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Browse Prior Art Database

Simplified Phase Locked Loop

IP.com Disclosure Number: IPCOM000051174D
Original Publication Date: 1982-Aug-01
Included in the Prior Art Database: 2005-Feb-10
Document File: 4 page(s) / 55K

Publishing Venue

IBM

Related People

Davie, NR: AUTHOR [+2]

Abstract

A simplified phase-locked loop (PLL) is provided by an improved phase discriminator which compares the phase of the incoming data stream with that of a voltage-controlled oscillator (VCO). This system uses a new phase discriminator and data sampling scheme. The charge pump, filter, and VCO are conventional.

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Simplified Phase Locked Loop

A simplified phase-locked loop (PLL) is provided by an improved phase discriminator which compares the phase of the incoming data stream with that of a voltage-controlled oscillator (VCO). This system uses a new phase discriminator and data sampling scheme. The charge pump, filter, and VCO are conventional.

The essential elements of a PLL are shown in Fig. 1. The VCO output signal is phase compared to the digitized data read from a disk file in a phase discriminator (PHD) circuit. The result of the comparison controls the sign and quantity of current from a charge pump. The charge pump current, in turn, generates a voltage change across an RC filter which is essentially proportional to phase error.

The resulting filtered output is a varying voltage which controls the VCO in such a manner as to cause the VCO frequency and phase to be maintained in a desired relationship to the average frequency and phase of the data stream. In practice, the data stream contains time jitter or imperfect bit spacing due to varying code sequences, head roll, and variations in disk drive speed. The VCO should respond to the average over a period of time equal to several data bits. The desired response is determined by the filter design. When properly controlled, the VCO creates the timing for correct interpretation of the data stream.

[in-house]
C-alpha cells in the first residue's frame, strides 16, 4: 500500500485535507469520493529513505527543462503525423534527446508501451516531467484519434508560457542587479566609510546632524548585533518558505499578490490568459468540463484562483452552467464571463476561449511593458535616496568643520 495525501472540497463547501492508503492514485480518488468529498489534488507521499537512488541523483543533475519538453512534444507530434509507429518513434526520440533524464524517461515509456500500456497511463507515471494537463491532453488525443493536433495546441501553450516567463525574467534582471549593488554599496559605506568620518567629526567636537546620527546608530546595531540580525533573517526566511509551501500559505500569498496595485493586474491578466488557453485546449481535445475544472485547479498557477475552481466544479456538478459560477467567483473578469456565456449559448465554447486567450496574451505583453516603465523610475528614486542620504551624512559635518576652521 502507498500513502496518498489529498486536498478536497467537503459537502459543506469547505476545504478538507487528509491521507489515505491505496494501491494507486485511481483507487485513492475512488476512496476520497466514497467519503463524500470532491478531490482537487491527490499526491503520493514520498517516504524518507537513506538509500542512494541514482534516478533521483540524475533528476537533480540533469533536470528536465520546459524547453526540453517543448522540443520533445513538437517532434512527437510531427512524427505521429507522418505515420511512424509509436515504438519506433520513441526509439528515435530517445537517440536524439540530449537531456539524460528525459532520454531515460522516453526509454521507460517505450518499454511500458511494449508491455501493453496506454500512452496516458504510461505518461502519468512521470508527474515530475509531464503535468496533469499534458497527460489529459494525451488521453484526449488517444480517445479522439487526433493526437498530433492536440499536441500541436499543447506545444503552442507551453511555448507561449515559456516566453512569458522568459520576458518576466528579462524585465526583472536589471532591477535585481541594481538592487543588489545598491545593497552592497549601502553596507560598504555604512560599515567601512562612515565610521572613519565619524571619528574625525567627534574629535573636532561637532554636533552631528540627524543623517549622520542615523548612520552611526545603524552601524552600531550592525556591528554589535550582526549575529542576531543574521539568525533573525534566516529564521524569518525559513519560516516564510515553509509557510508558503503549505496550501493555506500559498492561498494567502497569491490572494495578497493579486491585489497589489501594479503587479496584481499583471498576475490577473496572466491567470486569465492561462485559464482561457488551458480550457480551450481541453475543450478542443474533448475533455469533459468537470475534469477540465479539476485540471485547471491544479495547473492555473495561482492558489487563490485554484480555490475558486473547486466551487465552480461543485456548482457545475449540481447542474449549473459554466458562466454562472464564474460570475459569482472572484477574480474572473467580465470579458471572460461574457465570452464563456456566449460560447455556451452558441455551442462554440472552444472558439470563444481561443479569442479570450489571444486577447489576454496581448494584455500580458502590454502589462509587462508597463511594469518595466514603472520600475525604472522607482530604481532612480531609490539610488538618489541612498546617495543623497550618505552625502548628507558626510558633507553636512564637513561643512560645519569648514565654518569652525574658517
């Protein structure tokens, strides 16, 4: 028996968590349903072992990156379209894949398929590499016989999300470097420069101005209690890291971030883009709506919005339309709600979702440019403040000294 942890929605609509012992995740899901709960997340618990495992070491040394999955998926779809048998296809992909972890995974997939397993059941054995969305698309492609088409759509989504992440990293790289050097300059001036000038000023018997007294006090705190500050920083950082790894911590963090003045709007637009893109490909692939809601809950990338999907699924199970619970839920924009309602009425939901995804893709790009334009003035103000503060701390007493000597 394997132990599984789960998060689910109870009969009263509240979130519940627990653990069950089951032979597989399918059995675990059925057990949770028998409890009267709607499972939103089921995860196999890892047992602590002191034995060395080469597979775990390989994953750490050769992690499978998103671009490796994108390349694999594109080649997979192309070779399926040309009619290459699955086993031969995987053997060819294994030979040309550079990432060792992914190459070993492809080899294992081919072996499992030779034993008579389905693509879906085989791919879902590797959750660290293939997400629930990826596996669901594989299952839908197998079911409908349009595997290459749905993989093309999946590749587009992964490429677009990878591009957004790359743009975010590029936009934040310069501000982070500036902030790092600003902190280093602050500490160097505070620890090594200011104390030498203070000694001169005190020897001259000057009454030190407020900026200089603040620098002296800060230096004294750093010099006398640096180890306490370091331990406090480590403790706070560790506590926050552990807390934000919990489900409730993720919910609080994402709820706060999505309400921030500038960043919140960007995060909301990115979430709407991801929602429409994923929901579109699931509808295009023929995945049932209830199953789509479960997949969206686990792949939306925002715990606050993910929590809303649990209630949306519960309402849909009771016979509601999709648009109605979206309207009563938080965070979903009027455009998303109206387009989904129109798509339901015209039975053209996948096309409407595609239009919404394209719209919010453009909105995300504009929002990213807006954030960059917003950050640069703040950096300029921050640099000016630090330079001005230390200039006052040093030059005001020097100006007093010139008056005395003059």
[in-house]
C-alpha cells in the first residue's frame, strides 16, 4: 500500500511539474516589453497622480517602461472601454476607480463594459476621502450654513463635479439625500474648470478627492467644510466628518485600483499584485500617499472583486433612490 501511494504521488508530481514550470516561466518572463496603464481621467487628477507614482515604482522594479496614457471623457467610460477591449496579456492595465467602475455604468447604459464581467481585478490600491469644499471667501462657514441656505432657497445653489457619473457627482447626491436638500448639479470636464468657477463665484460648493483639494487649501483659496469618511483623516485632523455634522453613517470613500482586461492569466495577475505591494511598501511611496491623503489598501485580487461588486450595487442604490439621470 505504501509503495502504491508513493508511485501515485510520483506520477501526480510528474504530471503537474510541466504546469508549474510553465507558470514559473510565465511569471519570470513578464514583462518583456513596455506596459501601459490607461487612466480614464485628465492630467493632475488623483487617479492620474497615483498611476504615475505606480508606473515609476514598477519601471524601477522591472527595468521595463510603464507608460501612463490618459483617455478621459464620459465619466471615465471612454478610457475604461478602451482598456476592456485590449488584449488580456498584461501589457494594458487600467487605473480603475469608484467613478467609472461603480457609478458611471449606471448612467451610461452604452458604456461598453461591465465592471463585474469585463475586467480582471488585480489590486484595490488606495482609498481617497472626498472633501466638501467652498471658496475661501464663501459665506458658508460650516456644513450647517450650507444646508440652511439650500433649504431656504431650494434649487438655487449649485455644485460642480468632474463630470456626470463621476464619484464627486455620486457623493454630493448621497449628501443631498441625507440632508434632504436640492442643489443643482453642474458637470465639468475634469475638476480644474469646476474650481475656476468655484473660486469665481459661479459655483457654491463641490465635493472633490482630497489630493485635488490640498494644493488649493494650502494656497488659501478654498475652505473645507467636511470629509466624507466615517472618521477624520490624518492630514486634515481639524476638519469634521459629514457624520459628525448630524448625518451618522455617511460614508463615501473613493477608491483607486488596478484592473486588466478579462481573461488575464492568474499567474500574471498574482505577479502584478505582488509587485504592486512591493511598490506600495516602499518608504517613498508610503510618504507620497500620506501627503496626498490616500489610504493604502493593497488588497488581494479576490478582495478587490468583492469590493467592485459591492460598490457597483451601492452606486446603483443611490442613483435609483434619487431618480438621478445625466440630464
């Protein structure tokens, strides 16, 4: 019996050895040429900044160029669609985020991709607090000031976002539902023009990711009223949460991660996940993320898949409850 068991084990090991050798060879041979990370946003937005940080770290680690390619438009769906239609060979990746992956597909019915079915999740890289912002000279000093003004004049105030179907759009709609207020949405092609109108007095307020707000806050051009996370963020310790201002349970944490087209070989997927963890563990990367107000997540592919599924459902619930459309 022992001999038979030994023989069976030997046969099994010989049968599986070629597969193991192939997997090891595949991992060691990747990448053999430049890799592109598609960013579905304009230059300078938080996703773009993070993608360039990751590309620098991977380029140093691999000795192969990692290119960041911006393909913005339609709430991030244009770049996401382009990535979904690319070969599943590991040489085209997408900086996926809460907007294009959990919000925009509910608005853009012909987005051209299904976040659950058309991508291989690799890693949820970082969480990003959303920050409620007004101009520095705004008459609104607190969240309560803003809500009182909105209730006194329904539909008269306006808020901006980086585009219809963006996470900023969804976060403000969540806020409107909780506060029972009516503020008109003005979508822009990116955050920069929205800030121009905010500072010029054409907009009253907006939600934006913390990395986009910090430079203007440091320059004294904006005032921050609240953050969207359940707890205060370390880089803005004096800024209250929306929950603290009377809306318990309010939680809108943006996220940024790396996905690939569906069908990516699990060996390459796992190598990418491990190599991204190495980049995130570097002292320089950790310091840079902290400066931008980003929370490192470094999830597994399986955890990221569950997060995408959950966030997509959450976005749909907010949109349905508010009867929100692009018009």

The object of the PLL is to control the VCO frequency and phase such that a sequence of evenly spaced data pulses will correspond in time to the center of the VCO-generated data window.

An early data pulse will generate a positive current from the charge pump and a late pulse causes a negative current to flow. If no pulse occurs in a particular data window then no correction should be made. This normally requires the system to store the currents until the next data cell, thereby complicating the circuitry. The system to be described avoids the need to store the charge. The simple early and late indications are developed from only two signals, DATA SINGLE-SHOT and VCO, and operate to directly control the charge pump.

Fig. 2 portrays the operation. HRZI DATA triggers a DATA SINGLE SHOT through an EXCLUSIVE OR. In the circuit of Fig. 2a, the increase frequency function is VCO.DATA SINGLE-SHOT. The decrease frequency function is VCO.DATA SINGLE-SHOT. Both functions are applied directly to the charge pump. It will be noted that for the on-time condition (or perfect tracking of uniform data) the center of the DATA SINGLE-SHOT is in time coincidence with the rise of VCO. Also, for on-time data, equal positive and negative charges are emitted by the CHARGE PUMP. Because of the smoothing effect of the filter and the duration of the single shot timing, this net charge of zero will not affect the VCO phase.

Fig. 2b is a timing diagram of the DATA SINGLE-SHOT and its Center Indicator (CT) to form the final data out. The timing relationship for an on-time

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and an early pulse is also shown. NRZ...